When it comes time to meet with someone, I have one of two options for reviewing items to discuss with him or her: (1) view the @People context which has items involving both work and personal contacts or (2) view the Agendas project which only has work colleagues. Since every item includes the person’s name, I can search by name to narrow down the list to a specific person if need be. If an item up for discussion seems like it will warrant a lengthy discussion, I make sure to add it to the agenda before the meeting as well.

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An Updated Look at Digital Planning

Today, I thought I’d share an update about how my planning system has evolved. To my surprise it’s working out great, and yes, I’m still all digital. I’ve made some tweaks and changes here and there, but the main set up of my system has stayed fairly consistent.

  1. Calendar – Google Calendar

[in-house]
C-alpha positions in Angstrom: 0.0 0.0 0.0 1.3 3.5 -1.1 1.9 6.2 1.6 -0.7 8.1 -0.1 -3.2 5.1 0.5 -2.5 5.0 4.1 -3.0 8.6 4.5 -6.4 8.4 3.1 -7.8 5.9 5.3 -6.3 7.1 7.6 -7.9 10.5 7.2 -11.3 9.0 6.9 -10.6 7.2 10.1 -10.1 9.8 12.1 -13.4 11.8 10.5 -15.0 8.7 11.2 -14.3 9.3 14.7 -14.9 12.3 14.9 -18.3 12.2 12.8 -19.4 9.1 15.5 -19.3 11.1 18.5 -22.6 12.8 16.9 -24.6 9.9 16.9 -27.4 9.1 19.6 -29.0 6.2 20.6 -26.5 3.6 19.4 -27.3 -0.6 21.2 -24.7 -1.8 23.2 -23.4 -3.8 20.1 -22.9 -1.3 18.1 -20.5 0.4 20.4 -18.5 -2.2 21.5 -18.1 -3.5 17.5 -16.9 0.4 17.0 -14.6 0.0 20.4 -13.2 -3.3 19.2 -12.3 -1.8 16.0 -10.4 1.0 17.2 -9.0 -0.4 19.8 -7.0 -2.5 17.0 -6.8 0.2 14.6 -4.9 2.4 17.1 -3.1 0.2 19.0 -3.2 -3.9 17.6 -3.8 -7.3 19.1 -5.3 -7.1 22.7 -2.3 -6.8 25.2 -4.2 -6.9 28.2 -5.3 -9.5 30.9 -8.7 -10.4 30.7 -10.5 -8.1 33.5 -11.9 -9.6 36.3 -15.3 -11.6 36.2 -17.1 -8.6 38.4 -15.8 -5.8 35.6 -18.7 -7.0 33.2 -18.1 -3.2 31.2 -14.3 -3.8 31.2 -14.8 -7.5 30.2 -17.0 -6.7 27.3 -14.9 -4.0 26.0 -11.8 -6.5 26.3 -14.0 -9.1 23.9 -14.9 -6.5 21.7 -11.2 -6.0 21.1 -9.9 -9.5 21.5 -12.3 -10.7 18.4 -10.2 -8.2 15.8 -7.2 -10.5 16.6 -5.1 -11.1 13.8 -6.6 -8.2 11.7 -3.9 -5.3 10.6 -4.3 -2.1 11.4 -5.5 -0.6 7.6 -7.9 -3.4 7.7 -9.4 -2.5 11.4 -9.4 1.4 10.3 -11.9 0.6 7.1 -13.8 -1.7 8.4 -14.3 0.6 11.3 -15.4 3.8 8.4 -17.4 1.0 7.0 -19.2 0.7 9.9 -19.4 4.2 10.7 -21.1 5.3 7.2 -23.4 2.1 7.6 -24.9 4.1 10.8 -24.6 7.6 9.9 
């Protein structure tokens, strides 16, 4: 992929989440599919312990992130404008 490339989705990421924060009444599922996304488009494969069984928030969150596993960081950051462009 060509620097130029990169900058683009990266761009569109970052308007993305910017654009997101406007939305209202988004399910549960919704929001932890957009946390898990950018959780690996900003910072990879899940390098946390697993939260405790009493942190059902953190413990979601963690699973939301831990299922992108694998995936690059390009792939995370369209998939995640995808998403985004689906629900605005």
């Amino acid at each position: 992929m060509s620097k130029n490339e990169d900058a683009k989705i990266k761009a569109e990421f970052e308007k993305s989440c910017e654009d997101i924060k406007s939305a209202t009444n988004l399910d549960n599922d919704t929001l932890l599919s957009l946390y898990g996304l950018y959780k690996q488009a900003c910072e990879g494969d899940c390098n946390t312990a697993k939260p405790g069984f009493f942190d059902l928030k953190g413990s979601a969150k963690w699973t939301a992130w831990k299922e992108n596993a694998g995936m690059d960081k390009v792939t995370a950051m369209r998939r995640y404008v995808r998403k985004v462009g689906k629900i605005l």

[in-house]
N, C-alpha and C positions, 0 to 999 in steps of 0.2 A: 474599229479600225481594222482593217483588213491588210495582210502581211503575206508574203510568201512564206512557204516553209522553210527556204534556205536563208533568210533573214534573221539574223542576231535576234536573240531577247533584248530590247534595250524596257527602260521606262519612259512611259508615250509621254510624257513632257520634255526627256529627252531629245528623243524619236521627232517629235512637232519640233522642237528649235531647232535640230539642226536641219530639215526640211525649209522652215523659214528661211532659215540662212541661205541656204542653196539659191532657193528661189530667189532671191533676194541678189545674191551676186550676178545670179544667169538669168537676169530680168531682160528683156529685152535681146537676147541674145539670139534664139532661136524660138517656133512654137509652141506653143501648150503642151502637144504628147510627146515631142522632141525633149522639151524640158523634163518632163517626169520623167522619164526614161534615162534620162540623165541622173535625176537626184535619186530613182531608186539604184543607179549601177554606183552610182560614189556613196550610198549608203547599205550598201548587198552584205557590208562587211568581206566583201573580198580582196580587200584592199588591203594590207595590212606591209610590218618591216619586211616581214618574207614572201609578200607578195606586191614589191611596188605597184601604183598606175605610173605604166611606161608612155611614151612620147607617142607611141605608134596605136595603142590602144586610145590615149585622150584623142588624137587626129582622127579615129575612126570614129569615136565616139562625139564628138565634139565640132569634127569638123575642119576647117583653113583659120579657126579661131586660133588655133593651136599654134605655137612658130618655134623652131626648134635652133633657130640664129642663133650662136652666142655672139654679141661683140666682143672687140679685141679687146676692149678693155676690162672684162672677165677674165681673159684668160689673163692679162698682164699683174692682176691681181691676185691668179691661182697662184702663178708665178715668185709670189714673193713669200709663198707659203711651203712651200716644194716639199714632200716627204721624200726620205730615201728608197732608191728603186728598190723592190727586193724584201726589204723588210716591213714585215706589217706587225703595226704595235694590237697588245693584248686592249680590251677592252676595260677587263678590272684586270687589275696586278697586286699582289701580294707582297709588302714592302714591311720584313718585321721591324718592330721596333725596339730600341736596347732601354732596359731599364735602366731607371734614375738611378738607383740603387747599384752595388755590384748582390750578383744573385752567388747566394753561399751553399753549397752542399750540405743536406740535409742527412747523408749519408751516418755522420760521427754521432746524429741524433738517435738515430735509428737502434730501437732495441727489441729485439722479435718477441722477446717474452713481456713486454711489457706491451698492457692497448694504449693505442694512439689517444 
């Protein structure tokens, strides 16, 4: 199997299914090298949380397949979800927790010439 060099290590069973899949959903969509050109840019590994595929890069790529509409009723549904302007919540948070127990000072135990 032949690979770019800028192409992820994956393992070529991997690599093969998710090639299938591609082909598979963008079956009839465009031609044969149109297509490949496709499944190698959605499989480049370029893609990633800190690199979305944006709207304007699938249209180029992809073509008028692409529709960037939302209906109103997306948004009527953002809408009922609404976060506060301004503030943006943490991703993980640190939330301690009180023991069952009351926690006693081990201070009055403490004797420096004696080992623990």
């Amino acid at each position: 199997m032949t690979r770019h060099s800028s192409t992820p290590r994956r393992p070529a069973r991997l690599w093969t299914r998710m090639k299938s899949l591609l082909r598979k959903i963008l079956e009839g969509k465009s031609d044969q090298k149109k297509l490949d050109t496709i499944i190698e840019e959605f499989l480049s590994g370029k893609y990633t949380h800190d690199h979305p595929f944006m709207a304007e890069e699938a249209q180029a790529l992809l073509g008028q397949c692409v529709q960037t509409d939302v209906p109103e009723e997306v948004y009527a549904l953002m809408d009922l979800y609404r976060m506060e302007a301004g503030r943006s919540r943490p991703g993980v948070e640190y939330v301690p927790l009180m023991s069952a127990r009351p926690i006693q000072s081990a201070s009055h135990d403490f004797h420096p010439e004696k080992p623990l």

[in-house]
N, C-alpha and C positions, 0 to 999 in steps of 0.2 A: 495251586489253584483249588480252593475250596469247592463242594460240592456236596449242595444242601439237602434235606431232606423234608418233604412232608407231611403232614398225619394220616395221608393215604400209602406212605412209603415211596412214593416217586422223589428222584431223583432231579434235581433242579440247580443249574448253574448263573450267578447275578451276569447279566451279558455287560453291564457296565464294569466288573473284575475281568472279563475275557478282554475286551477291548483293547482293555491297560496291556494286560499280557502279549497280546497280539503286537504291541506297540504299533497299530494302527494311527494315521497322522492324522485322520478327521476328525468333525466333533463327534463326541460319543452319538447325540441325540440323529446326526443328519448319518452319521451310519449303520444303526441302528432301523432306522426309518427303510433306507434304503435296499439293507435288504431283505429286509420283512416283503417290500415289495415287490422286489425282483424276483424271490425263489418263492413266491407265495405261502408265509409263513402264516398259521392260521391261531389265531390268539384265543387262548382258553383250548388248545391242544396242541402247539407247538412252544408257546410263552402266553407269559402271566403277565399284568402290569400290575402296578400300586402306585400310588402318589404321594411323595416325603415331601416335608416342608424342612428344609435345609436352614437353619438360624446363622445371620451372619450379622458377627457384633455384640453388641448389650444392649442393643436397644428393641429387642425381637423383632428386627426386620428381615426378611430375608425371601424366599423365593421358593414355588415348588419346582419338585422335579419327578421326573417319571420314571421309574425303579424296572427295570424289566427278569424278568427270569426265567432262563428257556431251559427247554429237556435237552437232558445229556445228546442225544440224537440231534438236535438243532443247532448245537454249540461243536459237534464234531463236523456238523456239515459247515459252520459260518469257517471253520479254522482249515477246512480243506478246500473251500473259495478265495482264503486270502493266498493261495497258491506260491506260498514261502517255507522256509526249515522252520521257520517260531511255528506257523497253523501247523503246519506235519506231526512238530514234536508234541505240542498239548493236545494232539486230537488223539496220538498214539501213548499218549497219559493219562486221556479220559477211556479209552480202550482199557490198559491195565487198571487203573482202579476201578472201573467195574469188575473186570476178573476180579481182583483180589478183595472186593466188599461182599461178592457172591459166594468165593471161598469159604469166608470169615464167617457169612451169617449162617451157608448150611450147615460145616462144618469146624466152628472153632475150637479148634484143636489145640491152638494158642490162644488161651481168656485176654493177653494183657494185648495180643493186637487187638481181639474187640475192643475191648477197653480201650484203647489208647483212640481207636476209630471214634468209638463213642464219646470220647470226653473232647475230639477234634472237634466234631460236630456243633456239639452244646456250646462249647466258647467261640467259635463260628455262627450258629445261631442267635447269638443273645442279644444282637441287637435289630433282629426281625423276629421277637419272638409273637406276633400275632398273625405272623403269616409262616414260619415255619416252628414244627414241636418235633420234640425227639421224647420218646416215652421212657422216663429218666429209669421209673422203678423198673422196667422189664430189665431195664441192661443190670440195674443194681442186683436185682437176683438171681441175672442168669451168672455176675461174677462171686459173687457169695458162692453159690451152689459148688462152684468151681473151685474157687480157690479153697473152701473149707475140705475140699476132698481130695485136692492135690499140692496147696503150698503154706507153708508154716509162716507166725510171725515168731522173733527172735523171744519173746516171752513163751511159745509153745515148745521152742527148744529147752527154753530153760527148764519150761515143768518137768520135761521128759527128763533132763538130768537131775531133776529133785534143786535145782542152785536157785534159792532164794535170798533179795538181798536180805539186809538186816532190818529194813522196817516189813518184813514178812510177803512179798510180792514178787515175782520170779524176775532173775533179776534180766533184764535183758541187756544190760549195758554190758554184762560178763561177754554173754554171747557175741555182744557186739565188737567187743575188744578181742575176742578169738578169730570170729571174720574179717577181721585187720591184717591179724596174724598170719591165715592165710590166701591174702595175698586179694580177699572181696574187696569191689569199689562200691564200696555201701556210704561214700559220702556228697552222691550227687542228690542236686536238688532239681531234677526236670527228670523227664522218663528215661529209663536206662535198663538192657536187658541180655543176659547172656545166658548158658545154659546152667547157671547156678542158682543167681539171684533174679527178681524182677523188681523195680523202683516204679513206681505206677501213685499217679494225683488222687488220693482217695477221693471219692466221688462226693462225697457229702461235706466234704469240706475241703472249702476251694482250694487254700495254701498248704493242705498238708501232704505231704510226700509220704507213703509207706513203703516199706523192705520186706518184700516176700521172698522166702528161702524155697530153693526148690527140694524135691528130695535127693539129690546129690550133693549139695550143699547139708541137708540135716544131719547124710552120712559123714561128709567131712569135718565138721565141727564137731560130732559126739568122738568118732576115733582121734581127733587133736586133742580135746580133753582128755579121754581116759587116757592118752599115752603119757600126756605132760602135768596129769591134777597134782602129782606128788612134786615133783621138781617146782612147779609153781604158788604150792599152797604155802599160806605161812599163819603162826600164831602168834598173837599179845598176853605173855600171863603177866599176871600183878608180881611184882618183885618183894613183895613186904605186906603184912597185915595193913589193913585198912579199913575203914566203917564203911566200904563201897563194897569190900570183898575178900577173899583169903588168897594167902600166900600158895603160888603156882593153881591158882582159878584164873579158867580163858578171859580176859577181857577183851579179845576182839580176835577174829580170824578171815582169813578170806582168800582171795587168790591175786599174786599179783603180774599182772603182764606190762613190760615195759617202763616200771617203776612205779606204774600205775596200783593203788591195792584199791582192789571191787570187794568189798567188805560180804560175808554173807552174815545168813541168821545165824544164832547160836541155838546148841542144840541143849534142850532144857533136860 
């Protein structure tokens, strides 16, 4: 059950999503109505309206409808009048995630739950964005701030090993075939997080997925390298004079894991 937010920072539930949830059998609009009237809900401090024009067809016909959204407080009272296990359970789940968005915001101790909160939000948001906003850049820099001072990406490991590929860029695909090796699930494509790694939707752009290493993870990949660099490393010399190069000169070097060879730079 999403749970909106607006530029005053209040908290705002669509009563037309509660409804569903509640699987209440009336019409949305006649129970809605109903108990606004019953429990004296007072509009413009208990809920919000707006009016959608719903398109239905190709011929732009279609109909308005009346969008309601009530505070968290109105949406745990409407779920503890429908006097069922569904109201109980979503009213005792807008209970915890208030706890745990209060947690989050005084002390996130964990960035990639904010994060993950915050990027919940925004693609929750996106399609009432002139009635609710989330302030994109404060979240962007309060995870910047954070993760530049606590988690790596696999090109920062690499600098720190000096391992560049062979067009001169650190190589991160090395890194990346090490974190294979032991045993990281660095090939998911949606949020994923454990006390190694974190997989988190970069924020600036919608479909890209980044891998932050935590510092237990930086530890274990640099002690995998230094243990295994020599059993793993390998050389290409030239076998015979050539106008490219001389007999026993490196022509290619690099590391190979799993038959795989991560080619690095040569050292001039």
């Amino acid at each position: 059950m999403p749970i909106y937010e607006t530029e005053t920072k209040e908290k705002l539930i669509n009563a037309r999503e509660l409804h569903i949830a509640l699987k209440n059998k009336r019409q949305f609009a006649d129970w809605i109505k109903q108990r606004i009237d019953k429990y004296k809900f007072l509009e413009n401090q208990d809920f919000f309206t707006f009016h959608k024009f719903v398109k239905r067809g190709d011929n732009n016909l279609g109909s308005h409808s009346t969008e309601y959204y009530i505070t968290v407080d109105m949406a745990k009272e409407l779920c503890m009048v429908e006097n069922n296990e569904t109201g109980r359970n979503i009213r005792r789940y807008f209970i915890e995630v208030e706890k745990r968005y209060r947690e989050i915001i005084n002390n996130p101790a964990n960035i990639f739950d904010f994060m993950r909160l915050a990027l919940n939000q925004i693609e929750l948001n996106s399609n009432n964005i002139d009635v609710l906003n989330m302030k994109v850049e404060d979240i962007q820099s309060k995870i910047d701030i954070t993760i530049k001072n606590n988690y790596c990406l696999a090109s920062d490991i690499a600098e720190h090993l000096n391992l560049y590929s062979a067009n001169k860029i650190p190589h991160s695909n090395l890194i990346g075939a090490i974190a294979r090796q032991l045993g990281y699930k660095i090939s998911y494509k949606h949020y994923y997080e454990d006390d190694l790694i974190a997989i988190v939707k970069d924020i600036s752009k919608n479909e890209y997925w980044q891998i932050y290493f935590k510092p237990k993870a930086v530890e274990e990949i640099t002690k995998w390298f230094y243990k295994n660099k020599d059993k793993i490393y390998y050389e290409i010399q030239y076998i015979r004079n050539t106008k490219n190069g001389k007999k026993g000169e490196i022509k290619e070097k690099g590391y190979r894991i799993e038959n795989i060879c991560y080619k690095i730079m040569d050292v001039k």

2. Task List – Omnifocus
  3. Daily Habits – Habit List
  4. Information – Evernote, Box, Google Drive

My calendar set up hasn’t really changed much since my last post. I’m still using my many Google calendars, but I’ve gotten rid of some and added some new ones. As of now this is my list:

  • Personal
  • Finance
  • School
  • Work
  • Home (a calendar shared with my mom so that I know when she will be home)
  • Student Employee Schedule

The next part of my system is my task list. I wrote a few posts about how I used Things. For now, Things is no longer part of my system, and I’ve moved over to Omnifocus. I’ve had to sacrifice Things’ pretty UI, but Omnifocus has made up for it with features like due dates with TIMES and perspectives. I’ll save the full Omnifocus write up for another day, but for now, let’s just say, perspectives are life changing.

I keep my habits separate from Omnifocus. There are some things like going to work, working out when I wake up, or flossing where seeing the chain of consecutive days I’ve done the task serves as major motivation {Thank you Jerry Seinfeld}. For tasks like these, I’m using Habit List which seems to offer the best mix of customization and looks that I’ve seen.